The first quote is from Peirce, and just shows that for him there is no dualism between mind and matter. Remember that he and Dewey published in _The Monist_. A question about material substrate would not arise for him. The world -- including the activities of thought and consciousness -- is a world of matter formed in habits taken, as the quote reflects.
The language in the second quote is not Peirce's language. Vince is one of the most reliable Peirce scholars, but I don't know how his language here could be justified, although I'm not seeing it in context. I have no idea what CN v. 3 is referring to -- it's not a standard form for CSP references, and it's not a typo for CP 3.290 which in its entirety is
"290. Let us assume a number of new units, A, I, J, K, L, etc., one more in number than the letters of the algebra, and every one except the first, A, corresponding to a particular letter of the algebra. These new units are susceptible of being multiplied by numerical coefficients and of being added together; but they cannot be multiplied together, and hence are called non-relative units."
The second sentence in quote #2 does refer to ("cf." = "compare to") 5.520, but it does not reflect CSP's own answer to the question he was addressing. This is in an important published article (a more reliable source than the unpublished manuscripts) "QUESTIONS CONCERNING CERTAIN FACULTIES CLAIMED FOR MAN." 5.250 is included in his response to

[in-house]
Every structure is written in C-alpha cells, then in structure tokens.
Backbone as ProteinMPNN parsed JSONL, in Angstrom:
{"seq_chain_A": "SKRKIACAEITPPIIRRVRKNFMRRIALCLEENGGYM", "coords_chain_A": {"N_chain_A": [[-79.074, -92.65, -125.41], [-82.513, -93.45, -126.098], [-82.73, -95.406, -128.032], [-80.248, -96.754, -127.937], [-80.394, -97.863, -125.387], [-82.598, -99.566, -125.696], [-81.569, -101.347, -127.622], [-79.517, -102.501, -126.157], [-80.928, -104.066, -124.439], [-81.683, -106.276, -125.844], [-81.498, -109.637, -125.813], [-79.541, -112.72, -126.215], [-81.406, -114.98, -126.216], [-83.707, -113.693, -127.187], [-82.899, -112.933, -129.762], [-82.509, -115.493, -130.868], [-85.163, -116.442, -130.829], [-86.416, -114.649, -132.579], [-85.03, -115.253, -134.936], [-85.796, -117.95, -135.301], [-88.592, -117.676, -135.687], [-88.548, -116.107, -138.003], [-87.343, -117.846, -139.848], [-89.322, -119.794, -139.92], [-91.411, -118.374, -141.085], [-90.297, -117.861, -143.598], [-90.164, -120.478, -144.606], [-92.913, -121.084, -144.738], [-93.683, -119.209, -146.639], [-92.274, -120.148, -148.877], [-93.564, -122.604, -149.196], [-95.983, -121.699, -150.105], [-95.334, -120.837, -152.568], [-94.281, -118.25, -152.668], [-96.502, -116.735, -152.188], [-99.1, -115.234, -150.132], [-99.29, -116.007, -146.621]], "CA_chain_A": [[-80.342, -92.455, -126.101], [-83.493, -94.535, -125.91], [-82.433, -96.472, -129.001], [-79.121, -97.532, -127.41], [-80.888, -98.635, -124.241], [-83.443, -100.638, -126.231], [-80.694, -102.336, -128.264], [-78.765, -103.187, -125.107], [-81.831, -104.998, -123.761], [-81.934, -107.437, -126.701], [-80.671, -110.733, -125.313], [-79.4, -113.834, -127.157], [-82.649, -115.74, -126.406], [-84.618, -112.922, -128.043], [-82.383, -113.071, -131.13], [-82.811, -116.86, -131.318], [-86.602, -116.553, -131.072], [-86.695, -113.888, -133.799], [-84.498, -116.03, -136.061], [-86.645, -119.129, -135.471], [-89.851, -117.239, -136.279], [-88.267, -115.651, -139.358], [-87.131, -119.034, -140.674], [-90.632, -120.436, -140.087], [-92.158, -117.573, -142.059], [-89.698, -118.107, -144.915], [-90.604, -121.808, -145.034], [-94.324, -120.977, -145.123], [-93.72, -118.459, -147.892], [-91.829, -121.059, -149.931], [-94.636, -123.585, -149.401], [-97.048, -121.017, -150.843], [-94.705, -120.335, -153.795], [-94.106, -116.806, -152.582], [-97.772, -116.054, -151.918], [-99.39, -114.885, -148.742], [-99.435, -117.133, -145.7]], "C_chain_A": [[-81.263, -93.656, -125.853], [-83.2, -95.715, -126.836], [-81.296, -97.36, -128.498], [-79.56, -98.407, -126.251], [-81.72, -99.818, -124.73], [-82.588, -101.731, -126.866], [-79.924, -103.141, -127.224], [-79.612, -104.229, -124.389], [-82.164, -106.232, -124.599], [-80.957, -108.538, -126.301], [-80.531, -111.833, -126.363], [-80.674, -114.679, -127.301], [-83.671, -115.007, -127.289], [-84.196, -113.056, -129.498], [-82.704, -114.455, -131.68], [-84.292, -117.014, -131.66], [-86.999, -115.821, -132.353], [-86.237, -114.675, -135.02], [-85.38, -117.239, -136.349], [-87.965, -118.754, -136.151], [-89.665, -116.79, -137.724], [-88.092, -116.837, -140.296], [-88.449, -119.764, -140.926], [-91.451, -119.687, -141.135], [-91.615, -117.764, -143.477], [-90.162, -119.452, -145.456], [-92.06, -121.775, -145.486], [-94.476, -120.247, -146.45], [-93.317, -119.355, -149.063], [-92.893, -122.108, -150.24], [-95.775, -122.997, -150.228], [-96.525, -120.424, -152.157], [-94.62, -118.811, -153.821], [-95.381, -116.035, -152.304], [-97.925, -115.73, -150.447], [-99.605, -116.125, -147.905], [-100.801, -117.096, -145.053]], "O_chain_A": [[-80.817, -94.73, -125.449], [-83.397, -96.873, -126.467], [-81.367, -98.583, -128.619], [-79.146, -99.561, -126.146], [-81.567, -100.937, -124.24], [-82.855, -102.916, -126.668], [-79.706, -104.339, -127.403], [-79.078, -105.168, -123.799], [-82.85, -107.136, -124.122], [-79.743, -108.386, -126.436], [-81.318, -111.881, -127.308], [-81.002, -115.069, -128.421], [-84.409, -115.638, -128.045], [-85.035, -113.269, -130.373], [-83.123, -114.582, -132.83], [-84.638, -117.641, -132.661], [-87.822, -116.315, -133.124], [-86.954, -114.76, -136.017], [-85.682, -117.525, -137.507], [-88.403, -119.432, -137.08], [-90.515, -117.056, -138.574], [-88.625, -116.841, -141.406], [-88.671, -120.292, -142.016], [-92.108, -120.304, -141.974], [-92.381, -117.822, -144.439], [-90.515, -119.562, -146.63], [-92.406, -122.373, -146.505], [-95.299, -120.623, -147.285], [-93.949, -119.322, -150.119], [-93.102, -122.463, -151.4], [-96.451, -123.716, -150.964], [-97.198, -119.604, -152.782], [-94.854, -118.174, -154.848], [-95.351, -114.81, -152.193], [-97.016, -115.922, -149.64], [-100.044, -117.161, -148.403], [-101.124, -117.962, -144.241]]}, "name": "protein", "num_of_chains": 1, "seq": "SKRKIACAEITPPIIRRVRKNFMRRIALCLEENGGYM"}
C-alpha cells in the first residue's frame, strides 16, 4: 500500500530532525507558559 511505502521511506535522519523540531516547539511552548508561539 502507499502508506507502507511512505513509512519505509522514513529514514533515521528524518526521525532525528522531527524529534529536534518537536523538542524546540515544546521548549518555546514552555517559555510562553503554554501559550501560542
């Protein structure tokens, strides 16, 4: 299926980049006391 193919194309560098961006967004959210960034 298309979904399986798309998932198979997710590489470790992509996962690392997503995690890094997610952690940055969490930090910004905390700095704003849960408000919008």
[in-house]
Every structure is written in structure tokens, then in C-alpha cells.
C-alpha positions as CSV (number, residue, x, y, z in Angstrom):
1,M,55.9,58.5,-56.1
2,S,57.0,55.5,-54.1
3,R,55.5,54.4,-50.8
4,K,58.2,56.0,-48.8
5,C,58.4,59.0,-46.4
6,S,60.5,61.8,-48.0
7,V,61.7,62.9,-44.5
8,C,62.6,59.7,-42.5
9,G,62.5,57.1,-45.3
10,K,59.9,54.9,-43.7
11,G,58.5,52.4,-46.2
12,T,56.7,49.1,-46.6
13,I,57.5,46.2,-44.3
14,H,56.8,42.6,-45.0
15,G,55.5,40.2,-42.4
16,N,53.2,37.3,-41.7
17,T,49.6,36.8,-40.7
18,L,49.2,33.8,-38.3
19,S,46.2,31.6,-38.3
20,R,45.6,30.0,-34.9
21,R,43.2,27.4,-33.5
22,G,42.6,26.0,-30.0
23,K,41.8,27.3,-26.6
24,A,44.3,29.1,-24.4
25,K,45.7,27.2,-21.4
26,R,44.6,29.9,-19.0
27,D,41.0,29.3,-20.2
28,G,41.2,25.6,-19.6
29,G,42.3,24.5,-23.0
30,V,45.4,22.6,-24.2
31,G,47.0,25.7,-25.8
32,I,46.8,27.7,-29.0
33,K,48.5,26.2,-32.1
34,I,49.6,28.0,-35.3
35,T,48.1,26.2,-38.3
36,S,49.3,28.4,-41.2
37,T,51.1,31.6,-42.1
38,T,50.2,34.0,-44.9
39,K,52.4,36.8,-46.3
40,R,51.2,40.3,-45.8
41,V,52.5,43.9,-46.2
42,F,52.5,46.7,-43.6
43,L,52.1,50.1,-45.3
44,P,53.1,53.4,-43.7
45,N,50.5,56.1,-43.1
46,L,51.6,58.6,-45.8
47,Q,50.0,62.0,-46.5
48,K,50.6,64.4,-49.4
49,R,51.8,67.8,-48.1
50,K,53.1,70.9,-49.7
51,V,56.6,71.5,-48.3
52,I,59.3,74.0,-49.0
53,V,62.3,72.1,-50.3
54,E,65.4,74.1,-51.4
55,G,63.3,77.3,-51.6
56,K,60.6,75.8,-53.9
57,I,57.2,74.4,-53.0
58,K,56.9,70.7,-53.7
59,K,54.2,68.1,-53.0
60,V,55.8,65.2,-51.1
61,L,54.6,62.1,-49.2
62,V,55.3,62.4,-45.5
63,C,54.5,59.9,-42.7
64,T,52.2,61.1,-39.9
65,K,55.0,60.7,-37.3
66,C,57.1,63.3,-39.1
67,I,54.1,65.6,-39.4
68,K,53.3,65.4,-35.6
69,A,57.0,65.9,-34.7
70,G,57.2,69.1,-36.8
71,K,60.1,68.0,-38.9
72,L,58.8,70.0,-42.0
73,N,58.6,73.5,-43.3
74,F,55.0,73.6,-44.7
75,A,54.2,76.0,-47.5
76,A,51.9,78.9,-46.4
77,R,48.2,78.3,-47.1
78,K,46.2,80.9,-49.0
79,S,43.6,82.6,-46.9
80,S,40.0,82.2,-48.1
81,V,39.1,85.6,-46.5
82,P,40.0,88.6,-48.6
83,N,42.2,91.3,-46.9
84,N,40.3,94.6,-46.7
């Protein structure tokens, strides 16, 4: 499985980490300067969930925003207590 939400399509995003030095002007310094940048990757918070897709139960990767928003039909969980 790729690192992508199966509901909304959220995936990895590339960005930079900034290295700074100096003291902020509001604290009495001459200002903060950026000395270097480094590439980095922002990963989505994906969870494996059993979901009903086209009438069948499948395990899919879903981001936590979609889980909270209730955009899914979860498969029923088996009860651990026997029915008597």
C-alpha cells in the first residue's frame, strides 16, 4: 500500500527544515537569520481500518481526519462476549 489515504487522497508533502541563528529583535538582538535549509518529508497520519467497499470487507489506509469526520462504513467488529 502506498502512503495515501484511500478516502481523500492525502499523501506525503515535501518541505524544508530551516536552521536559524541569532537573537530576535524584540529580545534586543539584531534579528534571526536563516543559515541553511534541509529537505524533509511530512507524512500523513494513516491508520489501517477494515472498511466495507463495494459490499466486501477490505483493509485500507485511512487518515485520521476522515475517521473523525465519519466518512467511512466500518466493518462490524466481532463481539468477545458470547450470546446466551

"QUESTION 5. Whether we can think without signs." Here's his complete response to that question: 250. This is a familiar question, but there is, to this day, no better argument in the affirmative than that thought must precede every sign. This assumes the impossibility of an infinite series. But Achilles, as a fact, will overtake the tortoise. _How_ this happens, is a question not necessary to be answered at present, as long as it certainly does happen. 251. If we seek the light of external facts, the only cases of thought which we can find are of thought in signs. Plainly, no other thought can be evidenced by external facts. But we have seen that only by external facts can thought be known at all. The only thought, then, which can possibly be cognized is thought in signs. But thought which cannot be cognized does not exist. All thought, therefore, must necessarily be in signs. 252. A man says to himself, "Aristotle is a man; _therefore_, he is fallible." Has he not, then, thought what he has not said to himself, that all men are fallible? The answer is, that he has done so, so far as this is said in his _therefore_. According to this, our question does not relate to _fact_, but is a mere asking for distinctness of thought. 253. From the proposition that every thought is a sign, it follows that every thought must address itself to some other, must determine some other, since that is the essence of a sign. This, after all, is but another form of the familiar axiom, that in intuition, _i.e._, in the immediate present, there is no thought, or, that all which is reflected upon has past. _Hinc loquor inde est_. That, since any thought, there must have been a thought, has its analogue in the fact that, since any past time, there must have been an infinite series of times. To say, therefore, that thought cannot happen in an instant, but requires a time, is but another way of saying that every thought must be interpreted in another, or that all thought is in signs.